Across newspapers and social networks the images of happy couples will bear a striking resemblance to those published nine years ago. In 2005, the first civil partnerships took place. This weekend the implementation of the Marriage (Same Sex) Couples Act 2014 finally makes gay marriages legal.
Because the language of civil partnerships was never comfortably absorbed into popular consciousness, civil partners and commentators commonly discussed them using terms such as “husband”, “wife”, “wedding” and even “marriage”. Consequently, observers might be forgiven for wondering what has actually changed. The paradoxical answer is: not very much at all – but also a great deal.
In terms of their legal consequences, civil partnerships are almost identical to marriage, so practically speaking, the same-sex marriages will make little difference to most couples. Neither has the advent of same-sex marriage radically altered the institution of marriage.
While the definition of marriage has changed from explicitly heterosexual to gender neutral, this is not revolutionary. The legal definition of marriage has been altered many times in the history of English law; changes have facilitated divorce, introduced separate concepts of civil and religious marriage, and recognised wives as the equals of their husbands. The introduction of gay marriage simply confirms the fact that marriage is an evolving institution, not a static historical or religious concept.
Some argue that their personal religious understanding of marriage is undermined and threatened by the legalisation of gay marriages. It is difficult to understand how this is so. Religious groups ceased to have a monopoly on the meaning of marriage when civil marriages were introduced in 1836, and care has been taken in drafting the same-sex marriage legislation to ensure that no religious group or individual can be compelled to sanction or carry out a same-sex marriage.
So, upon an inspection of its consequences, same-sex marriage looks rather insignificant. Yet for large numbers of people, both gay and straight, its importance cannot be overestimated. For many, the explicitly “separate but equal” relationship recognition scheme represented by civil partnerships was symbolically demeaning. It suggested that gay relationships were not worthy of the institution of marriage, which occupies such a central place in our society.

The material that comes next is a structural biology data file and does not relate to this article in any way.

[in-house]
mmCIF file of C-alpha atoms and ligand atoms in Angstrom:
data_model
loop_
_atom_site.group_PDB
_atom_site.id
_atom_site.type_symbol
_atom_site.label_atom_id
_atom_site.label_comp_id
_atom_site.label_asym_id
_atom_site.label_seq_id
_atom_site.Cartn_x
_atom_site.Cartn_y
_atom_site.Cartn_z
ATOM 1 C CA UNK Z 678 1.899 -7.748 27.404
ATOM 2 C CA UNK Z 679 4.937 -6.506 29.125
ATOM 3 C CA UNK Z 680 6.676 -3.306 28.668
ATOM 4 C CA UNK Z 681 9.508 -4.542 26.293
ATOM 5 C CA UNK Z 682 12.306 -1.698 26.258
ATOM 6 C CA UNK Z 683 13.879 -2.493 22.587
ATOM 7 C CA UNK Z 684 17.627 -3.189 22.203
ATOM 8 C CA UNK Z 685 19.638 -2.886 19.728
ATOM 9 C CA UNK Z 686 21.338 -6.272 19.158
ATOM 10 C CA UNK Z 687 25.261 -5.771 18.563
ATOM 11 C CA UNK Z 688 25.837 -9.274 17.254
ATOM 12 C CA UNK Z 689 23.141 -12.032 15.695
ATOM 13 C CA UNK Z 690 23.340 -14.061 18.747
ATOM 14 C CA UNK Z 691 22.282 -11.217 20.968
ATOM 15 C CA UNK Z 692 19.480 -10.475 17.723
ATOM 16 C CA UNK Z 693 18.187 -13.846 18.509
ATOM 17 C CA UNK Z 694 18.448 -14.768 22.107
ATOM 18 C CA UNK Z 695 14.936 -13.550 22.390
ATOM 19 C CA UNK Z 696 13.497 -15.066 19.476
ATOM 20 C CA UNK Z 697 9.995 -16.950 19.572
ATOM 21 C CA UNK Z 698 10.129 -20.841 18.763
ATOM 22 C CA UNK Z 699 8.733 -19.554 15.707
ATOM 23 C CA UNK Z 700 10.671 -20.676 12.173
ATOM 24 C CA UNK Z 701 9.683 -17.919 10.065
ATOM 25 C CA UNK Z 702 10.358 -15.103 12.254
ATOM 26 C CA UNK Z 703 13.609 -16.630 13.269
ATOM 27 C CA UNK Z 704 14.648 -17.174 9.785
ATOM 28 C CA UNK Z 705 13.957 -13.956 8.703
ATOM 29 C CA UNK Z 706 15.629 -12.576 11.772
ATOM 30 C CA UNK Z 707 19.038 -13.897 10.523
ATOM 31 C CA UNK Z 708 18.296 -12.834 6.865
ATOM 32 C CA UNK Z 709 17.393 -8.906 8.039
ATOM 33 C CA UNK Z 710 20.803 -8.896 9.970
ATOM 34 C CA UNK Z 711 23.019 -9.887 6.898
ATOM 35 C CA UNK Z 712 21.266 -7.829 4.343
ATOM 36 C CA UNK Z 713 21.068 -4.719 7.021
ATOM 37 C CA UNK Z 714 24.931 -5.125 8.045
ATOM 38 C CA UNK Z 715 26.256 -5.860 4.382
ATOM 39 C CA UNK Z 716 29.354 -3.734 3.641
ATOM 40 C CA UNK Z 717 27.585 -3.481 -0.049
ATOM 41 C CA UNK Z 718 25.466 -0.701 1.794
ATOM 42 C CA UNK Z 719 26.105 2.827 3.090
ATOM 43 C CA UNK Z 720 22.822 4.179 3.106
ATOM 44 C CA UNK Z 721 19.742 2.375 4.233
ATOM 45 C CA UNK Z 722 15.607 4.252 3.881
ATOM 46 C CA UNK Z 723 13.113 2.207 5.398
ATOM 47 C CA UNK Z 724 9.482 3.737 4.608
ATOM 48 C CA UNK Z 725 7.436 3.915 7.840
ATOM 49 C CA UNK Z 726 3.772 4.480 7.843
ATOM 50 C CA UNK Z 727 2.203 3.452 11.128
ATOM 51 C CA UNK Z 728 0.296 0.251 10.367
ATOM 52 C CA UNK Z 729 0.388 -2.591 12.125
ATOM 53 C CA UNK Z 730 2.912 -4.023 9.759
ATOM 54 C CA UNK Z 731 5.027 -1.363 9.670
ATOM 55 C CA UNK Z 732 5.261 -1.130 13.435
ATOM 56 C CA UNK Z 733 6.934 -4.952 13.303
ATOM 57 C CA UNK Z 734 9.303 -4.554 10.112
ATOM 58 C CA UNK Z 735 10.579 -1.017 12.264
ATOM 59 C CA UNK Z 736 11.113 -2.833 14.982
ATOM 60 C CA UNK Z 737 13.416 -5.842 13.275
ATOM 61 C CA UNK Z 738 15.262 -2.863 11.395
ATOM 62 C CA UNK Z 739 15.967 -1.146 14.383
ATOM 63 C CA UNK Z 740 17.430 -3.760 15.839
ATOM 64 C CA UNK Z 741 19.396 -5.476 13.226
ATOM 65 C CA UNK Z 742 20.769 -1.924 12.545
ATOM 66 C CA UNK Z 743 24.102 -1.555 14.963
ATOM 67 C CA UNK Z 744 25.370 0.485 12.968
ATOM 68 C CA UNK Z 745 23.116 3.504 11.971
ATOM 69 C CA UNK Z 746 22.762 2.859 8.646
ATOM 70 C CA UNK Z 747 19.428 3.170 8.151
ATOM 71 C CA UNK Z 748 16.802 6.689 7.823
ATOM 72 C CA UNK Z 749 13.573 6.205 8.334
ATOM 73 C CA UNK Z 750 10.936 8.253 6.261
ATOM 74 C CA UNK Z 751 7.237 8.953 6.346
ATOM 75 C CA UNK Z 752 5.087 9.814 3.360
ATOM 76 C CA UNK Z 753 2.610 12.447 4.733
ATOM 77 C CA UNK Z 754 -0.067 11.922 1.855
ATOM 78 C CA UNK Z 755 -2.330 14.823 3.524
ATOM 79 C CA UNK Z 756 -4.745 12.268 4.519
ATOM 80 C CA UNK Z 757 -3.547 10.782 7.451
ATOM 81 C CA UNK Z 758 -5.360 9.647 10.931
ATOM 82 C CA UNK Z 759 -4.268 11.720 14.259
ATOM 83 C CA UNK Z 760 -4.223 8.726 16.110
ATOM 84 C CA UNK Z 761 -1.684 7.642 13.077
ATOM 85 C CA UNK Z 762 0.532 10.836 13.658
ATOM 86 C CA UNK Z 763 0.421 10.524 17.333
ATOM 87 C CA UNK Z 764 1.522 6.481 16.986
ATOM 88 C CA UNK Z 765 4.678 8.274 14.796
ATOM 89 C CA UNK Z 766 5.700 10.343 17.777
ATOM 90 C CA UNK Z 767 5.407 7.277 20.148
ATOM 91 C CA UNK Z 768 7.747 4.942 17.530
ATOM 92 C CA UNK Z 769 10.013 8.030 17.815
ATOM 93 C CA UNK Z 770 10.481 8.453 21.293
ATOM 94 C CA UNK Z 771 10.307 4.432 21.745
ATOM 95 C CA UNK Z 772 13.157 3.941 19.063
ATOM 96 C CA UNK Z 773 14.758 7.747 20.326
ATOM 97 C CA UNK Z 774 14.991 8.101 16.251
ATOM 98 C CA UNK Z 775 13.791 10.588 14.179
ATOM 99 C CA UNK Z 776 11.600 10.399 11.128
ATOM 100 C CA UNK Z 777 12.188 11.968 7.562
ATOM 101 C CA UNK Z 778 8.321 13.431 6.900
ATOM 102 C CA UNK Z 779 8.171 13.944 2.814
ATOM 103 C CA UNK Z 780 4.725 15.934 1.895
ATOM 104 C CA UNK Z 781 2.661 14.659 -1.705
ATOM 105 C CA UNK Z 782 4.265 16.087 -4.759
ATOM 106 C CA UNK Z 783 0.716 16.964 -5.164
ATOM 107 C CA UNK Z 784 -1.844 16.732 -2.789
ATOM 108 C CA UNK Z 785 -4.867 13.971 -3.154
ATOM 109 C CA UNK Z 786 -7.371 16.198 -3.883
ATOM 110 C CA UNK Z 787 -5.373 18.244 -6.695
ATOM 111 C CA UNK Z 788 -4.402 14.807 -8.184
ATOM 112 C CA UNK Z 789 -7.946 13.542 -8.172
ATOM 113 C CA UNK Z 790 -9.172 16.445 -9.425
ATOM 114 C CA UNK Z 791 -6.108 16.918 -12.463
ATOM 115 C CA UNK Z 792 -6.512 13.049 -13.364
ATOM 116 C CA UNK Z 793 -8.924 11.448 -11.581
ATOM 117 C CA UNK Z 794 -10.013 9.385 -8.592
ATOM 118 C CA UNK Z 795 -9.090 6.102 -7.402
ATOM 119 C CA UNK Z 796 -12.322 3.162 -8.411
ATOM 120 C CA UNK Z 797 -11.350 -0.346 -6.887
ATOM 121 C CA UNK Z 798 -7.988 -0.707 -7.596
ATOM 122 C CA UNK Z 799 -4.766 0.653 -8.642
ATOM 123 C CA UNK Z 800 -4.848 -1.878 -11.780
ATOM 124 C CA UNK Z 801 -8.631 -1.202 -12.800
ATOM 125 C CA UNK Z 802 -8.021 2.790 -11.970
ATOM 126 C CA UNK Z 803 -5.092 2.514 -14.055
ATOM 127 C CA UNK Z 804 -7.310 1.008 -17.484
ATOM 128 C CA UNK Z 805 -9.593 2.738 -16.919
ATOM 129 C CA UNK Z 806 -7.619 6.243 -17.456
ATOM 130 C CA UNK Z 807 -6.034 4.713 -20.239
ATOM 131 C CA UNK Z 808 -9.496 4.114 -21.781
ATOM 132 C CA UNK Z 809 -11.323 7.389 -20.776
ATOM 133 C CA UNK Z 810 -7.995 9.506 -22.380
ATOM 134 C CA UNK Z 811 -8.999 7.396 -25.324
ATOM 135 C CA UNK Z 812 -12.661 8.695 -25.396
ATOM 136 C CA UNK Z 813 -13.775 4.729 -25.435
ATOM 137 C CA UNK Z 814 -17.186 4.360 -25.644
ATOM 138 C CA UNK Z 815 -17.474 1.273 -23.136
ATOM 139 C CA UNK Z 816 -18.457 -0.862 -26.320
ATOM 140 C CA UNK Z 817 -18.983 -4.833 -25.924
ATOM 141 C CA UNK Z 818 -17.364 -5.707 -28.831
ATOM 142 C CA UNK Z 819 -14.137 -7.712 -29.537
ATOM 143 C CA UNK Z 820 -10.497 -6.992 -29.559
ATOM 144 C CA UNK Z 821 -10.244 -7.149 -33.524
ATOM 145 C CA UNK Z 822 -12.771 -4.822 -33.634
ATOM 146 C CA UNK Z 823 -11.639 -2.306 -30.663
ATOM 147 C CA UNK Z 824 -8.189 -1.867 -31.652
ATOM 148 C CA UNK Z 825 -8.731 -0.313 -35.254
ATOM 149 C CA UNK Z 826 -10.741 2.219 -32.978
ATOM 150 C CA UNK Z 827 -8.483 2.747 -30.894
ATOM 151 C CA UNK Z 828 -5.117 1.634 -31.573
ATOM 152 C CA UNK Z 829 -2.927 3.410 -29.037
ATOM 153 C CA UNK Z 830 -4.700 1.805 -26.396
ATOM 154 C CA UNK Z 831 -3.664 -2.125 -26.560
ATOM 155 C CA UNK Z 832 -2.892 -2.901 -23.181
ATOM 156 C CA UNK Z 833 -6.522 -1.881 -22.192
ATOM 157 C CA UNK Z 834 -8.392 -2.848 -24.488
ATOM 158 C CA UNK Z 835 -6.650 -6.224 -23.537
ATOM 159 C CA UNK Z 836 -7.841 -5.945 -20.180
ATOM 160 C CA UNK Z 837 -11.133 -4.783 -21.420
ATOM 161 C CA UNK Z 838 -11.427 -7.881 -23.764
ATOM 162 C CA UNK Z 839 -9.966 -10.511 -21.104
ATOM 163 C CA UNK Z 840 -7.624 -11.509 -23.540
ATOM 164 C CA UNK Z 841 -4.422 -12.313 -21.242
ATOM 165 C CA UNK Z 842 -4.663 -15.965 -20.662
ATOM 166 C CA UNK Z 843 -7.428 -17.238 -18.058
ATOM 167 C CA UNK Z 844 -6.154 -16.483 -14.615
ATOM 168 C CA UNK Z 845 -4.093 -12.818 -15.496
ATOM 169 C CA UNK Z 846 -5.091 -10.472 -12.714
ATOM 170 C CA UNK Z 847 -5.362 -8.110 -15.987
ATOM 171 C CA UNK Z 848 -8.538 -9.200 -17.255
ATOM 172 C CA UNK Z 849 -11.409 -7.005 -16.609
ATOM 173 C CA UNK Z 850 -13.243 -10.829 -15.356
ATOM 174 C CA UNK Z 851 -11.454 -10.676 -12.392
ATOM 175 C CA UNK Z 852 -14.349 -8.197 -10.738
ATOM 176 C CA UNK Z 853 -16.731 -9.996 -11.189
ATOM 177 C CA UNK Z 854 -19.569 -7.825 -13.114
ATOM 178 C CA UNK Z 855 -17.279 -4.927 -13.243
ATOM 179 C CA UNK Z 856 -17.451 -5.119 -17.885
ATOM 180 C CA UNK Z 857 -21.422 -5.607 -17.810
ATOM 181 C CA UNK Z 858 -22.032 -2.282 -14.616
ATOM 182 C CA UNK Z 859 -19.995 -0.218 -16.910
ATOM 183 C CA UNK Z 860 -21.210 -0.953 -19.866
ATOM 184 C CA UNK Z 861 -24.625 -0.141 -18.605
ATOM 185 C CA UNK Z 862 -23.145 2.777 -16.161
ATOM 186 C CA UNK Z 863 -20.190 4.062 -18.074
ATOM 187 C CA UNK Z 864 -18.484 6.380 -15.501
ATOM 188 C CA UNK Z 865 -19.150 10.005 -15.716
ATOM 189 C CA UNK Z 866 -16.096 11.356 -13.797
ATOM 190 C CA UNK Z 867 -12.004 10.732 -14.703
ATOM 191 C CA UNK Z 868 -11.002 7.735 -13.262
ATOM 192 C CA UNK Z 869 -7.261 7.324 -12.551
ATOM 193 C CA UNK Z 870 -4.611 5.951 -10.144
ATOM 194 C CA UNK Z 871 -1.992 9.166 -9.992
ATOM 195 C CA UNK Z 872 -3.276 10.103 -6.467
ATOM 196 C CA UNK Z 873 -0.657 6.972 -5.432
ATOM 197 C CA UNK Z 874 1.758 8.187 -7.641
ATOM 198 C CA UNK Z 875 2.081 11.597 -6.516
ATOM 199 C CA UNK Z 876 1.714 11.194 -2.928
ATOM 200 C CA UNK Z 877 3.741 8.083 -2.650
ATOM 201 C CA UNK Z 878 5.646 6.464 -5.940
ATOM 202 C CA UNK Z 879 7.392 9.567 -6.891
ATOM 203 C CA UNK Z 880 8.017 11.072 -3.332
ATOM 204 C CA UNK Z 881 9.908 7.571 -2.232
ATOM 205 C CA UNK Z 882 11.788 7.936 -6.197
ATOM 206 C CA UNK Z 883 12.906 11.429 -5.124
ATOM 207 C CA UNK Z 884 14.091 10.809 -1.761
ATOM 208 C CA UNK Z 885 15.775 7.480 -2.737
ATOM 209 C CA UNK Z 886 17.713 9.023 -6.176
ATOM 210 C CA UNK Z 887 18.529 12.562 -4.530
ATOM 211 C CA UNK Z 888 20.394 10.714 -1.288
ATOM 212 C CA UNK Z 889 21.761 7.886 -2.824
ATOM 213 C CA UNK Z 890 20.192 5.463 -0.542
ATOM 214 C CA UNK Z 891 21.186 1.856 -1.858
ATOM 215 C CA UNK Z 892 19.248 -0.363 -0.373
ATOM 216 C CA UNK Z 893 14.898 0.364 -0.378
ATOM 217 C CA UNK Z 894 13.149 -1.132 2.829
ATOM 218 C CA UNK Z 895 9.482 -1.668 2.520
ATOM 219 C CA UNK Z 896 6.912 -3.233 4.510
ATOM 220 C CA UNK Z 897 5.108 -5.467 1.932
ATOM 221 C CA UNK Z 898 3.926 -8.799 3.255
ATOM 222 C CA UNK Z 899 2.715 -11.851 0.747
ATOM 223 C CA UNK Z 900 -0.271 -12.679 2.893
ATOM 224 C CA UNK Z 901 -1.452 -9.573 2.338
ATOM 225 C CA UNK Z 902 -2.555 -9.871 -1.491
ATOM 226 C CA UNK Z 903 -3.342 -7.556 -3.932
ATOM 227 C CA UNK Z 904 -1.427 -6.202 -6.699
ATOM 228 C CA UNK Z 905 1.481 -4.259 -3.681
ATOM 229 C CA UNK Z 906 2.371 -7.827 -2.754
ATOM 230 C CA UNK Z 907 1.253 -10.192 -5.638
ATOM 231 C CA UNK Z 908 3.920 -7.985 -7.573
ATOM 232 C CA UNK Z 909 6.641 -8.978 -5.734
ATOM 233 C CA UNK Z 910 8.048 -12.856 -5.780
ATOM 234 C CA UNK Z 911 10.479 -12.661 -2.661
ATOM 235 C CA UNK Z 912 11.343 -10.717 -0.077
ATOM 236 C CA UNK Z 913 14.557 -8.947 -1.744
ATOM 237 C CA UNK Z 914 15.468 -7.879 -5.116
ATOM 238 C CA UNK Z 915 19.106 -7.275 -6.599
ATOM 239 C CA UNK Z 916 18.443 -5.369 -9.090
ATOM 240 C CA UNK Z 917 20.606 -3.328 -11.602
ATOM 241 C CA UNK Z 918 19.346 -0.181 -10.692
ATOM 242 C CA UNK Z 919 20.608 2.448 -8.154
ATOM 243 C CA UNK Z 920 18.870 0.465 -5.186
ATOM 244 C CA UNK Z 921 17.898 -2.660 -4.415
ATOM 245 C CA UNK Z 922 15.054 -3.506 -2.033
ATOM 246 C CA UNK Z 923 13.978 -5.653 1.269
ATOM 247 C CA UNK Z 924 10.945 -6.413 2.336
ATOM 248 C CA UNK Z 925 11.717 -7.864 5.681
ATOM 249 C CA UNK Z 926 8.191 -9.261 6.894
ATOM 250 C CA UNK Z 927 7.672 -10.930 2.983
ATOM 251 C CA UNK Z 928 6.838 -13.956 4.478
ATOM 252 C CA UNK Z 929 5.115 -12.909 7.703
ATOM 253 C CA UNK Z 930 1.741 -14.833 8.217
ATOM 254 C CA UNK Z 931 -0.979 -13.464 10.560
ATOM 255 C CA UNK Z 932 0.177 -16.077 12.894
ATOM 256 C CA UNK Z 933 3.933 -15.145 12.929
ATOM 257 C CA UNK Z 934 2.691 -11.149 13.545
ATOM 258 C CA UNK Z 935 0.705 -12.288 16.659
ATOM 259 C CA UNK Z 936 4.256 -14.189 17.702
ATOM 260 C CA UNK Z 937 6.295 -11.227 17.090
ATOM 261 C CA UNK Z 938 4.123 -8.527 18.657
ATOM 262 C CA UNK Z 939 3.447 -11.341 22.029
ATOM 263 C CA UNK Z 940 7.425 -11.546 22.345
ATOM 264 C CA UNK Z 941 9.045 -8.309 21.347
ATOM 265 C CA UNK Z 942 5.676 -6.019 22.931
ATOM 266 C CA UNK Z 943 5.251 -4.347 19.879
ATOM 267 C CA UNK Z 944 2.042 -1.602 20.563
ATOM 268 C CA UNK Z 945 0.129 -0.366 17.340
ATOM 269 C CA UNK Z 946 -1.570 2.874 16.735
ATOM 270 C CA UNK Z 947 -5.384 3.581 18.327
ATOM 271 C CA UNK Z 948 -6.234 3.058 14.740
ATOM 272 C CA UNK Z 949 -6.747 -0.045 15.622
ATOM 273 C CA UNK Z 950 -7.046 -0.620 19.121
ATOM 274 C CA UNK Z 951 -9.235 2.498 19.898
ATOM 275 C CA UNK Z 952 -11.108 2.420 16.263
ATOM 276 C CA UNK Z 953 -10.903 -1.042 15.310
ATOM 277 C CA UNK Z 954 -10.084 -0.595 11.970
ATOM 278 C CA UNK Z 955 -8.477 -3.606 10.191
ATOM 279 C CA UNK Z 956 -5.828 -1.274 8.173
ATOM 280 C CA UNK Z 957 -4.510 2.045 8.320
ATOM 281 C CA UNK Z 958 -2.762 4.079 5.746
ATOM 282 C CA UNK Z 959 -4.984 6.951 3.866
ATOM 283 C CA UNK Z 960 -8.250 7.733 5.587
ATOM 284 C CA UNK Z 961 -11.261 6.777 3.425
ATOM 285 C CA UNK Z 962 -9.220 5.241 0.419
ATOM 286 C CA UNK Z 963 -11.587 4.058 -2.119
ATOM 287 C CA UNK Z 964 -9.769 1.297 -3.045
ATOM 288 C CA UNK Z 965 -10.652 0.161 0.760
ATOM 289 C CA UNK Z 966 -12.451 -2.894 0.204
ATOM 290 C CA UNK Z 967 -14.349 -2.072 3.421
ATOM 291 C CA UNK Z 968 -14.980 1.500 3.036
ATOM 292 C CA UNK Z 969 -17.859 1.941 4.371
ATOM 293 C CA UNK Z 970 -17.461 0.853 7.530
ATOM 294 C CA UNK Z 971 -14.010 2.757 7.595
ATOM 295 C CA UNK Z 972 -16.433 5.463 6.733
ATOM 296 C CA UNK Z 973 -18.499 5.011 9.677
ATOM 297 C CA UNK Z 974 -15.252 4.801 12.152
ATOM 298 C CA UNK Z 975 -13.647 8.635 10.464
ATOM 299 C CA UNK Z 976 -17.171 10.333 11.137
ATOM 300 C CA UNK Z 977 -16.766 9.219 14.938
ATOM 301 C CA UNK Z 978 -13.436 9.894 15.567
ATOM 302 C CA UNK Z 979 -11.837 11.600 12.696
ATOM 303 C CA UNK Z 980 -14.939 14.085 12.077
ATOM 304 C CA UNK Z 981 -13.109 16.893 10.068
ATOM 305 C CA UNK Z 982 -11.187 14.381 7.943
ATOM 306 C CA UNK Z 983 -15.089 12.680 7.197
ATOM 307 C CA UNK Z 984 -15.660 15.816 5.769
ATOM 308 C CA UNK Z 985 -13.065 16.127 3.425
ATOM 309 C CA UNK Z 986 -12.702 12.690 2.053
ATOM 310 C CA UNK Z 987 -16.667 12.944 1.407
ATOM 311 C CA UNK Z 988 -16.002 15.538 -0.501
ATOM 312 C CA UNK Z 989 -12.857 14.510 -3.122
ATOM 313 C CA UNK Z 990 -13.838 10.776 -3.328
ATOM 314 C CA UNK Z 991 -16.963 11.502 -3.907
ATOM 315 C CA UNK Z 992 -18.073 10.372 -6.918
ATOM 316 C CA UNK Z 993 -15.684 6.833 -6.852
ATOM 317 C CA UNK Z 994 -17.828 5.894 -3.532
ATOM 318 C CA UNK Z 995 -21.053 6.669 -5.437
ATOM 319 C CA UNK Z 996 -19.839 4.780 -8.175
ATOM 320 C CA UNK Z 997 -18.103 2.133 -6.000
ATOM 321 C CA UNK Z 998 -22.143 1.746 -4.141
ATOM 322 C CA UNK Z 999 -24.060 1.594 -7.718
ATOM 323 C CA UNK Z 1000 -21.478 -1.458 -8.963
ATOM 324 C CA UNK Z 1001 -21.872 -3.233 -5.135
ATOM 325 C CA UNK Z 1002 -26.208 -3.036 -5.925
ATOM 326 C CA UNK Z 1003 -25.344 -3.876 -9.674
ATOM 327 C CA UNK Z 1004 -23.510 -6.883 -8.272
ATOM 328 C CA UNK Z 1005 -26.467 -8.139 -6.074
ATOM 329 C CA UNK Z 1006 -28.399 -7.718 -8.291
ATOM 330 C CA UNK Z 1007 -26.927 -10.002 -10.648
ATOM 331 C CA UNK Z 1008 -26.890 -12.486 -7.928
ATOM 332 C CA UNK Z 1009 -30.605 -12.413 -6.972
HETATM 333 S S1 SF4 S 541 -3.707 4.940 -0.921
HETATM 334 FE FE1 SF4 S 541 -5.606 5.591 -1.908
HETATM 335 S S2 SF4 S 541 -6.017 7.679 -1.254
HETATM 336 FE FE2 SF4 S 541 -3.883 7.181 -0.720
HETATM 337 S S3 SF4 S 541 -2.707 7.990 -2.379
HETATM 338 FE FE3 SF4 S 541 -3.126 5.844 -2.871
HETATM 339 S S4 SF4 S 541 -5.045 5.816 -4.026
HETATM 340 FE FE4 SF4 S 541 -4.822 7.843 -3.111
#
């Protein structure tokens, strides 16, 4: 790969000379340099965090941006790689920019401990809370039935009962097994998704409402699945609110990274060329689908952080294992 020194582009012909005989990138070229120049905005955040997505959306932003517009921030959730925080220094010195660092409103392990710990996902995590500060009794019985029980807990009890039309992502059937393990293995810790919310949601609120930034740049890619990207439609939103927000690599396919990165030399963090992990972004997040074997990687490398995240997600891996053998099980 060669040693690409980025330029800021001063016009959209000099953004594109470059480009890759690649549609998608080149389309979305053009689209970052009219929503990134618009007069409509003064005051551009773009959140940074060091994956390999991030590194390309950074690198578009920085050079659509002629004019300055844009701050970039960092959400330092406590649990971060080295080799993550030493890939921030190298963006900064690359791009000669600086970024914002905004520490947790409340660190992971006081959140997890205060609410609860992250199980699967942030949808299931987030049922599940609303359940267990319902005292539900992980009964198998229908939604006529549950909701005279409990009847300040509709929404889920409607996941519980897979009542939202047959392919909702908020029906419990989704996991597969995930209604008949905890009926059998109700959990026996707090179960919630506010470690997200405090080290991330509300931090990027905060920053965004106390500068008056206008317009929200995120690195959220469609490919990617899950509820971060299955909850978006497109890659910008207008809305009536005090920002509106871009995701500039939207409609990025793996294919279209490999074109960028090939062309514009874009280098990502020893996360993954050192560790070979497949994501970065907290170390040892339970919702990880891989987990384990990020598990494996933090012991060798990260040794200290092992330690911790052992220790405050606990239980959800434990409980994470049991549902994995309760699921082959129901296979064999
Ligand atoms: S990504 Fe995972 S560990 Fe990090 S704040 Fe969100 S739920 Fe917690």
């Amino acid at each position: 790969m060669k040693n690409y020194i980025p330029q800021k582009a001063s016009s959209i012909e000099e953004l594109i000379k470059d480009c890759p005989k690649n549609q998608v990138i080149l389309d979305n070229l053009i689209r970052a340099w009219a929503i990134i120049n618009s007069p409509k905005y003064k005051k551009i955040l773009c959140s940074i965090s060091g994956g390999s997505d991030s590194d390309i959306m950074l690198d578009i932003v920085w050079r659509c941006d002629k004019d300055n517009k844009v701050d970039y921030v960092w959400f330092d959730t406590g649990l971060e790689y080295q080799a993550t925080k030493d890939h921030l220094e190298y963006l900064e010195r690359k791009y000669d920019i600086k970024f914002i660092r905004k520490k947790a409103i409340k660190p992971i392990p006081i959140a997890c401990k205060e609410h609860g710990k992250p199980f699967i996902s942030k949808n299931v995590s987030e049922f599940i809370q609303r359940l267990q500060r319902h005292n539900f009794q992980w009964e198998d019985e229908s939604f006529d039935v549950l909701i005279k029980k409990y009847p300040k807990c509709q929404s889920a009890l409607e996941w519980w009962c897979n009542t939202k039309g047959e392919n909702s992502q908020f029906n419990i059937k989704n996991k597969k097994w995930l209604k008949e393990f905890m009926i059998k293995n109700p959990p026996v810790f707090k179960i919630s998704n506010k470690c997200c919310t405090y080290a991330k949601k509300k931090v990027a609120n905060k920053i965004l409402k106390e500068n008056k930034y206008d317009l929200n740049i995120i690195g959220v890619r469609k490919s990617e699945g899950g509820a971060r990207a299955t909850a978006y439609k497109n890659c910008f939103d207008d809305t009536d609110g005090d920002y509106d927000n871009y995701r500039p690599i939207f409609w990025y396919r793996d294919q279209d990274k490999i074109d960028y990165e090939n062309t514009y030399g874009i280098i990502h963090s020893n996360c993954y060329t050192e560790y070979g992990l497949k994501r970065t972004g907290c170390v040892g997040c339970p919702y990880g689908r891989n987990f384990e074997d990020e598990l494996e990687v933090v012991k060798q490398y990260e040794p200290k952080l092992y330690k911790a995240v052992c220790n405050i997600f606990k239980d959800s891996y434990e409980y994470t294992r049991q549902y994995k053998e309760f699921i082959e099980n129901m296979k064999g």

This was not just a subjective perception: back in 2004, the decision to legislate for civil partnership rather than same-sex marriage was a political expedient devised precisely because many did think gay relationships should not be treated as equivalent to marriage. A same-sex marriage bill would have attracted considerably stronger opposition and might never have passed; civil partnerships were very much a compromise. But it was unrealistic to suppose that they would be the final word in the legal recognition of same-sex relationships – and they have begun to look increasingly anachronistic and unsatisfactory, especially as other countries have legislated for full marriage rights.
I will be delighted to attend my first gay marriage ceremony later this year. I know that symbolically, and perhaps emotionally, the marriage will be worth a great deal more than a civil partnership would have been for the couple and many of the guests. The feeling that “you can’t beat the real thing”, which will bring added joy to many a gay marriage celebration in the coming months, is one I will share.
But I will struggle to empathise with those who bemoan the advent of gay marriage. Ultimately, no institutions, religions, lifestyles or individuals have been harmed with the passing of the Marriage (Same Sex Couples) Act. The advent of gay marriage changes virtually nothing – but by validating gay relationships, it will transform lives and spread happiness. That seems like cause for celebration indeed.